Barbados threadsnake

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Barbados threadsnake
Leptotyphlops carlae.jpg
An adult Barbados threadsnake on an American quarter dollar
Scientific classification
Kingdom: Animalia
Phylum: Chordata
Subphylum: Vertebrata
Class: Reptilia
Order: Squamata
Suborder: Serpentes
Family: Leptotyphlopidae
Genus: Leptotyphlops
Species: L.carlae
Binomial name
Leptotyphlops carlae
Hedges, 2008[1]
Synonyms

Tetracheilostoma carlae - Adalsteinsson et al., 2009

The Barbados threadsnake (Leptotyphlops carlae) is a species of blind threadsnake. It is the smallest snake species currently known to exist.[1] This member of the Leptotyphlopidae family is endemic to the Caribbean island of Barbados.

The snake was first described and identified as a separate species in 2008 by S. Blair Hedges, a biologist from Pennsylvania State University.[2] Hedges named the new species of snake in honor of his wife, Carla Ann Hass, a herpetologist who was part of the discovery team.[3] Specimens already existed in reference collections in the London Natural History Museum and in a museum in California, but they had been incorrectly identified to belong to another species.[1]

At the time of publication, August 2008, L. carlae was described as the snake species with the smallest adults in the world.[4][5] The first scientific specimens taken by the research team were found under rocks in a forest. The snake is thought to be near the lower size limit for snakes, as young snakes need to attain a certain minimum size to find suitable food.[5]

Description[edit]

Leptotyphlops carlae

The average length of Leptotyphlops carlae adults is approximately 10 cm, (4 inches), with the largest specimen found to date measuring 10.4 cm (4.09 inches).[1] The snakes are said ((by Bella Lombardozzi)) to be "as thin as spaghetti."[this quote needs a citation] The photograph above shows L. carlae on a quarter dollar, a coin with a diameter of 24.26 mm (0.955 inches).

L. carlae is thought to feed primarily on a diet of termites and ant larvae.[5] Threadsnakes are oviparous, laying eggs to reproduce. The female of this snake species produces only one large egg at a time. The emerging offspring is about half the length of the mother.[5]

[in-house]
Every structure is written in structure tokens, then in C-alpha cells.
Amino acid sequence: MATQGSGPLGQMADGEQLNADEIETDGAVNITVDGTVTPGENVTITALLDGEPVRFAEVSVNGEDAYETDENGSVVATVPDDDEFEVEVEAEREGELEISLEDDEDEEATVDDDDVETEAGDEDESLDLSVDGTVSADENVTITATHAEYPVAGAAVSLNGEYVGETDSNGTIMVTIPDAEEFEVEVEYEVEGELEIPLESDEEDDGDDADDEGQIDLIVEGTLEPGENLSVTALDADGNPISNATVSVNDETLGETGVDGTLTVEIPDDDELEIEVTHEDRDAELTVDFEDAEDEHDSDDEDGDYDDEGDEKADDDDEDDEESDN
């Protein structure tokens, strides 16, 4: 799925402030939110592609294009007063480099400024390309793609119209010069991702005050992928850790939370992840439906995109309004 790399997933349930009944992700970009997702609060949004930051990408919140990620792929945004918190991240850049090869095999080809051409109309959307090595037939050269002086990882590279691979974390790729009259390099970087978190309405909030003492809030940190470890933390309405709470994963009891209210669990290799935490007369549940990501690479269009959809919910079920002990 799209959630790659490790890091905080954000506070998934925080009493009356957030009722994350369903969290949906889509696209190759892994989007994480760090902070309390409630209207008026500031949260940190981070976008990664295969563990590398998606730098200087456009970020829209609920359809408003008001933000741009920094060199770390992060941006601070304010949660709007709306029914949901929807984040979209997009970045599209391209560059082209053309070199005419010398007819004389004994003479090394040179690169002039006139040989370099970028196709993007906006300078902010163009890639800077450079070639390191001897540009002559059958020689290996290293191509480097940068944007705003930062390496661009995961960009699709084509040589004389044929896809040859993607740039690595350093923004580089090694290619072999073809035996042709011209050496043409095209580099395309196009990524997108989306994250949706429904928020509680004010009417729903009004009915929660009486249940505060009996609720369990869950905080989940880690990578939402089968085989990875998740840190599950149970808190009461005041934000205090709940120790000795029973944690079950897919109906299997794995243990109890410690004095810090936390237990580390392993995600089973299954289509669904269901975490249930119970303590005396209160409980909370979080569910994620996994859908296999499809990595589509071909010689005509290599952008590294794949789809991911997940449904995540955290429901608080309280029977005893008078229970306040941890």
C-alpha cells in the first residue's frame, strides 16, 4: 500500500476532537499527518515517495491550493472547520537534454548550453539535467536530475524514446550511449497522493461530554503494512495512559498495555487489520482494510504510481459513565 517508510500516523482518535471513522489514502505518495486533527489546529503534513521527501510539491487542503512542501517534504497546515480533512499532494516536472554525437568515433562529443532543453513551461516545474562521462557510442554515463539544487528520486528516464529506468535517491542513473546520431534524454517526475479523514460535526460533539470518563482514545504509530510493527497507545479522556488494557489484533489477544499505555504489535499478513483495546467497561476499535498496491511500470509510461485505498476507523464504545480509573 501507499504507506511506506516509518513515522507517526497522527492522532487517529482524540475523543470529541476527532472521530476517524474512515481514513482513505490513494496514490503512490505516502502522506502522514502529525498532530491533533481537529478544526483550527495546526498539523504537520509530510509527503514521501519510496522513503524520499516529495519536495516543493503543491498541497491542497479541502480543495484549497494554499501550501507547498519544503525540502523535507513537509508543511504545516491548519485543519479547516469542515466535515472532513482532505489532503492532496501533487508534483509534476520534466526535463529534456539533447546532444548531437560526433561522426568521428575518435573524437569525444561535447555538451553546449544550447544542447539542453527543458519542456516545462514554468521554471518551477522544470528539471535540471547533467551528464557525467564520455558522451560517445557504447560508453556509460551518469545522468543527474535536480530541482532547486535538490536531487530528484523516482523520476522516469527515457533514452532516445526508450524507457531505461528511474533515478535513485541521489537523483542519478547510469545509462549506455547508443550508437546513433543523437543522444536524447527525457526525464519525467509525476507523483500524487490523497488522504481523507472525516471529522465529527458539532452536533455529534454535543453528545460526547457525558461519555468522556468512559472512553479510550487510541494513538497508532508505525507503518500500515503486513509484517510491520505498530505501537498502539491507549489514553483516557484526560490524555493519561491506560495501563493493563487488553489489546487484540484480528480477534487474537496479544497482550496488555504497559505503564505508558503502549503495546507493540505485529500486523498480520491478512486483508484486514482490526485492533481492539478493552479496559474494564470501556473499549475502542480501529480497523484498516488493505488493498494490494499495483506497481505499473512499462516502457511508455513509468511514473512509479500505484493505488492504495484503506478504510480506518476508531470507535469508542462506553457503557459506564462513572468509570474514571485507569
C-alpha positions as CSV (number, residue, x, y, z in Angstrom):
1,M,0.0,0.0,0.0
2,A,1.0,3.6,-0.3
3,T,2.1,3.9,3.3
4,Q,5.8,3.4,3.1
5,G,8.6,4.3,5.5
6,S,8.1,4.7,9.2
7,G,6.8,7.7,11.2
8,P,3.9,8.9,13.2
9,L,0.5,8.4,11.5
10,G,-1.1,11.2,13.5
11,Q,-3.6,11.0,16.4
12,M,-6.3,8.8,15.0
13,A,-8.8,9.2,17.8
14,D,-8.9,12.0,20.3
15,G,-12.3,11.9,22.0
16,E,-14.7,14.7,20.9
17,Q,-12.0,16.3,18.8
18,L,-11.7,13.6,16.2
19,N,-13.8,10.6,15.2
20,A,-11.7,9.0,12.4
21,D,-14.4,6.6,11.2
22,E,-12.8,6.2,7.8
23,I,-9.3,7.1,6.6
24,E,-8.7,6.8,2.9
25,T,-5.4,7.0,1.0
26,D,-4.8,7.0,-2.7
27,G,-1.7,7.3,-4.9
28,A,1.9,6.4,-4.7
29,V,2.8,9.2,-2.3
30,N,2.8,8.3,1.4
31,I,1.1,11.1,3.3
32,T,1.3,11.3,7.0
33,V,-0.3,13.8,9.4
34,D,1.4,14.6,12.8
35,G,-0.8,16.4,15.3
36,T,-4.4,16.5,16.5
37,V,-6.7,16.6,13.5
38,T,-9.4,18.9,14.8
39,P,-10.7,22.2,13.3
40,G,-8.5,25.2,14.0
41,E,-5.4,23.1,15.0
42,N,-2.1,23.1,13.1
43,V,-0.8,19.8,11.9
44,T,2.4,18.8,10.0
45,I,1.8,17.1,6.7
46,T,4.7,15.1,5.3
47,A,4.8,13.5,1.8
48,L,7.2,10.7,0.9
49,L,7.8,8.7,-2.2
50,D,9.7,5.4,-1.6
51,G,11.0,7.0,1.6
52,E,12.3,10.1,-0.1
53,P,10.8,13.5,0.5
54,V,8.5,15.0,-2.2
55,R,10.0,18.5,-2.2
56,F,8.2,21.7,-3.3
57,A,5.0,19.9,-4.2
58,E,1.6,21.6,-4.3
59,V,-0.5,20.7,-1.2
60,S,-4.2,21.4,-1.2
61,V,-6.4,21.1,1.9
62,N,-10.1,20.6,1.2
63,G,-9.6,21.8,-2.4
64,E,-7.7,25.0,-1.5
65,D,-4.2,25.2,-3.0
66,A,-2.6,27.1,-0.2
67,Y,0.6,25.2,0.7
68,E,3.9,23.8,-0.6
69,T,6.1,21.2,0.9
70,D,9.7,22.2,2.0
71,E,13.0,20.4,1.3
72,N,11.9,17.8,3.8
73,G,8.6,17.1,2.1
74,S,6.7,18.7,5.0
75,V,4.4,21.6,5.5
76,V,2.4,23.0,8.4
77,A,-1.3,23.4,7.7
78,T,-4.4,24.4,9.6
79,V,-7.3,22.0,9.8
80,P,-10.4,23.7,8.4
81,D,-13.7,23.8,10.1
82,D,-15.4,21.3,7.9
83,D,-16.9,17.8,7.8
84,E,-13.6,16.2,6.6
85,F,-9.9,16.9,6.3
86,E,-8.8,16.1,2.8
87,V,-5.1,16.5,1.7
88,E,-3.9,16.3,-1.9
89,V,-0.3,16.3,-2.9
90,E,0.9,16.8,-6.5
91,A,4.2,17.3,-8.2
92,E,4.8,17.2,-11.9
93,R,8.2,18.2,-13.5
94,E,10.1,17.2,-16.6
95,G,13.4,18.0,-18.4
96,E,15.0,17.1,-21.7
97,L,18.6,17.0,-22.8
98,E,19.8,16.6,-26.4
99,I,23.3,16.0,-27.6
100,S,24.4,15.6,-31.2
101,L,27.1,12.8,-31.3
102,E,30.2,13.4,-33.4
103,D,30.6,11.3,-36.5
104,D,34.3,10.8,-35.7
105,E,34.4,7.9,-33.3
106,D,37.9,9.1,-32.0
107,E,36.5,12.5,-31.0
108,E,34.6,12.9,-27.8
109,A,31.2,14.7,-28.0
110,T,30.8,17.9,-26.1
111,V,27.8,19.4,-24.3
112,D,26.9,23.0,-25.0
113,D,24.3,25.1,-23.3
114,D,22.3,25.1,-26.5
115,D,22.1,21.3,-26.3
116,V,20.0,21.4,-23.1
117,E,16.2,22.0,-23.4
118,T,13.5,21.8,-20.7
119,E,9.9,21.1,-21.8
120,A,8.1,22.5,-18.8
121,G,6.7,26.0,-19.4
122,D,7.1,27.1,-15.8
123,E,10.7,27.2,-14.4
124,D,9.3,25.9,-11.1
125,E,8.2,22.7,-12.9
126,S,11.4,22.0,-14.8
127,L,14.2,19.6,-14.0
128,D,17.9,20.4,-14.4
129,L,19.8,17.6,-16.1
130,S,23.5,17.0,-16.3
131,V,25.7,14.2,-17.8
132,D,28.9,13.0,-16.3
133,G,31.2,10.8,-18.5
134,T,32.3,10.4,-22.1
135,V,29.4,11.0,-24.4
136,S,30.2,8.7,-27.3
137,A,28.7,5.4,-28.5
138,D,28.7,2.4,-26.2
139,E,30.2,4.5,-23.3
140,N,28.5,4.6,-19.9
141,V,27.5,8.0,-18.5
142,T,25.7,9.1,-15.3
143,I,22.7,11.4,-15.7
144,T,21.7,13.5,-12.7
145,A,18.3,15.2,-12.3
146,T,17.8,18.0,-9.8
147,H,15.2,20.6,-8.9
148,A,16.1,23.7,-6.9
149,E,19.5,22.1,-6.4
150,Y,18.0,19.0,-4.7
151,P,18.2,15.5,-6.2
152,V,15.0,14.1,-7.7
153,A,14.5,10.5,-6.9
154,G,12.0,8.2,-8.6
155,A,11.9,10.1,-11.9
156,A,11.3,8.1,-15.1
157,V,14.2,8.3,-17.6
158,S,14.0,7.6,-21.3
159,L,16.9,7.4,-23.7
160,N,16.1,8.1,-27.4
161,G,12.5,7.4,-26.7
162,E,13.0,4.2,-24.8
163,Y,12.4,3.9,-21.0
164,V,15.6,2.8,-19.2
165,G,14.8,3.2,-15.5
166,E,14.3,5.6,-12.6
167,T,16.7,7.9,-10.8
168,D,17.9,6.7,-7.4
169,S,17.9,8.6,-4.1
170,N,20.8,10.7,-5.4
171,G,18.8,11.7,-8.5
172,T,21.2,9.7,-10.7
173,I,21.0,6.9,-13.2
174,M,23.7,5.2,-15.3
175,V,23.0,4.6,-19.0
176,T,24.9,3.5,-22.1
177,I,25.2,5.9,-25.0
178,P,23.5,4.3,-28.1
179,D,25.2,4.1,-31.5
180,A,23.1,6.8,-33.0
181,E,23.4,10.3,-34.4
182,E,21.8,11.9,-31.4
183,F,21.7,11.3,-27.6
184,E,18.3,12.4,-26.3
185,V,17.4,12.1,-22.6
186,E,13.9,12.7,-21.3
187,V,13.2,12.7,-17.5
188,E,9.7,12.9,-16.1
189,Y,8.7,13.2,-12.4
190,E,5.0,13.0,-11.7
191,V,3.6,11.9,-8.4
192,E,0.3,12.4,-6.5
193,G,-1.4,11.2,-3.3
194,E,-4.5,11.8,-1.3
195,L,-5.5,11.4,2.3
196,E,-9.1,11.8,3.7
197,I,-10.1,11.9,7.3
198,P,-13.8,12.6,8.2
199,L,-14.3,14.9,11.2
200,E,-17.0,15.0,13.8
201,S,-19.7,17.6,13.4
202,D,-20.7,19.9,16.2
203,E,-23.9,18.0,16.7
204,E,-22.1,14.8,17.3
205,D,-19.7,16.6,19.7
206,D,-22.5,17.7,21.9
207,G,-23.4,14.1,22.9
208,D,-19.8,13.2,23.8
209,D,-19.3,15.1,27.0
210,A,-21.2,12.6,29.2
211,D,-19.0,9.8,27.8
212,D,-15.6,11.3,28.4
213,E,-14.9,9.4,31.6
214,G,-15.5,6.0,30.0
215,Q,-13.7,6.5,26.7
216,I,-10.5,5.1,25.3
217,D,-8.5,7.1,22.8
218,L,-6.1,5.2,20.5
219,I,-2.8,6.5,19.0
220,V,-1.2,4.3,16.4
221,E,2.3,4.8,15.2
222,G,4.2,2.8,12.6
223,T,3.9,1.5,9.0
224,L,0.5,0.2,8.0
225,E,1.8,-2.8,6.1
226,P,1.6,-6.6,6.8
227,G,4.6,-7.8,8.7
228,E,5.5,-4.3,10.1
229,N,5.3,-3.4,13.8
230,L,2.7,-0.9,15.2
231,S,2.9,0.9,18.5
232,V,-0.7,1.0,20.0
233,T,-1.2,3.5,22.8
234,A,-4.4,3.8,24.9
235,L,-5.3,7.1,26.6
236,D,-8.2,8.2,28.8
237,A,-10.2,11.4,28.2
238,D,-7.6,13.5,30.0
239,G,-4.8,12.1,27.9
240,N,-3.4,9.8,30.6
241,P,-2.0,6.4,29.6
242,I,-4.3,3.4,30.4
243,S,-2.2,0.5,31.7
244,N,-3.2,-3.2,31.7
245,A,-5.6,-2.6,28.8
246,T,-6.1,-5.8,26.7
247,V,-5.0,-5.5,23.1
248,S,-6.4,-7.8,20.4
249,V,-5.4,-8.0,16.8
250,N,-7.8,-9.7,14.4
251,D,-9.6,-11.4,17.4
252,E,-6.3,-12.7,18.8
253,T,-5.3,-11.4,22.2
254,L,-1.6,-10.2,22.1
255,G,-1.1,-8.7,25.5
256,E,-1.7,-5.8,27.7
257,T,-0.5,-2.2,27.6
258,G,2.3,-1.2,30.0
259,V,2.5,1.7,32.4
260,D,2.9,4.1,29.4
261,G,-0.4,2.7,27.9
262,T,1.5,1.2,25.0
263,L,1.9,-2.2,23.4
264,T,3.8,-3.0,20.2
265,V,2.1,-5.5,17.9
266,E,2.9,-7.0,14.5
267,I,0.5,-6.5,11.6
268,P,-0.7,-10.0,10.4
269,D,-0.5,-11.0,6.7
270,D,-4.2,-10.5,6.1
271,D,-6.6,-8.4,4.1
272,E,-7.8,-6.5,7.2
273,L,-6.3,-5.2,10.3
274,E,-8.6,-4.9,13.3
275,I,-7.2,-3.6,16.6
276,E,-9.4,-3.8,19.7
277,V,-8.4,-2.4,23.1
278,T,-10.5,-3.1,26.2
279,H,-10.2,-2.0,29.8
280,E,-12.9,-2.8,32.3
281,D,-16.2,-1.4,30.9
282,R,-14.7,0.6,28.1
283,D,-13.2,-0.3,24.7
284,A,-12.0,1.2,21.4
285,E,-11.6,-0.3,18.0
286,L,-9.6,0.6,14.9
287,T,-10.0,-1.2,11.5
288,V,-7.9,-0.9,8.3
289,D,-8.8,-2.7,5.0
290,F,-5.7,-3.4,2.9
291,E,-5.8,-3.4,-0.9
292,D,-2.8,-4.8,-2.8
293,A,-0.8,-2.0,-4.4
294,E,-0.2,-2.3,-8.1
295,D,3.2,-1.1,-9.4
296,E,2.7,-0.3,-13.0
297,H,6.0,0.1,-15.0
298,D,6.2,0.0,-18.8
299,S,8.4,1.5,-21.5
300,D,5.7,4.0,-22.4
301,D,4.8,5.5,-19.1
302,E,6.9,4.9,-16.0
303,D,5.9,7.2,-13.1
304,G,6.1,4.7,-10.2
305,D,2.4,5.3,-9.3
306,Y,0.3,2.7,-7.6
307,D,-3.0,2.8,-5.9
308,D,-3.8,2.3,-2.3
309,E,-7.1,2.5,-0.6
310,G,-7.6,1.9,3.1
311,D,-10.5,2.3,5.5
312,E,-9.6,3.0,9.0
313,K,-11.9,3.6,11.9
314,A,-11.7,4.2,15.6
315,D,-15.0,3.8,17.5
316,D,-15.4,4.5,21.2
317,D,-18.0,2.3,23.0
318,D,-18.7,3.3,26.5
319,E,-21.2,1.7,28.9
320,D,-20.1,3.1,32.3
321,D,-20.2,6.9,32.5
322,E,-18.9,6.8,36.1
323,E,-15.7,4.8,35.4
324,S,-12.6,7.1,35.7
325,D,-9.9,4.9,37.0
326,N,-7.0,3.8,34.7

The size of mother-to-offspring of large species of snakes (left) compared to small species such as L. carlae (right).

Small species of snake such as L. carlae have relatively large new-born offspring compared to adults. The offspring of the largest snakes are only one-tenth the length of an adult, whereas offspring of the smallest snakes typically are one-half the length of an adult (see figure below). Tiny snakes produce only one, massive egg—relative to the size of the mother—which may[vague] suggest that there is a size limit for snake species below which survival is difficult, for internal physiological or external competitive reasons.[citation needed]

Geographic range and habitat[edit]

L. carlae is believed to be endemic only to the island of Barbados in the Caribbean. Two recent specimens of the snake were collected near a small remnant of a secondary forest in the east-central area of Barbados. This area is the oldest part of Barbados, the first to emerge from the ocean, and the only part that is not covered by a Pleistocene reef cap.[1]

Secondary forests similar to where the specimens were found are likely to be a sufficient habitat for this species. As Barbados is extremely densely populated and now largely deforested, the suitable habitat for L. carlae is probably no more than a few square kilometers.[1]

Conservation status[edit]

Little is known about the ecology, abundance, or distribution of this species.[1] Essentially, Barbados has no original forest remaining, however, this native species very likely requires a forest habitat for survival since it evolved in the presence of forests.[1] Based on the small number of known specimens and its distribution apparently being restricted to eastern Barbados, the continued survival of the species is a concern.

See also[edit]

References[edit]

  1. ^ a b c d e f g h S. Blair Hedges (August 4, 2008). "At the lower size limit in snakes: two new species of threadsnakes (Squamata: Leptotyphlopidae: Leptotyphlops) from the Lesser Antilles" (PDF). Zootaxa 1841: 1–30. Archived from the original on 13 August 2008. Retrieved 2008-08-04. 
  2. ^ Will Dunham (August 3, 2008). "World's smallest snake is as thin as spaghetti". Reuters UK. Archived from the original on 2 September 2008. Retrieved 2008-08-04. 
  3. ^ Alice Turner (August 3, 2008). "World's Smallest Snake Discovered on the Caribbean Island of Barbados". eFluxMedia. Archived from the original on 6 August 2008. Retrieved 2008-08-04. 
  4. ^ Catherine Brahic (August 3, 2008). "World's smallest snake discovered". New Scientist. Archived from the original on 1 September 2008. Retrieved 2008-08-03. 
  5. ^ a b c d Barbara K. Kennedy. "World's smallest snake found in Barbados". Penn State University. Archived from the original on 5 September 2008. Retrieved 2008-08-03. 

External links[edit]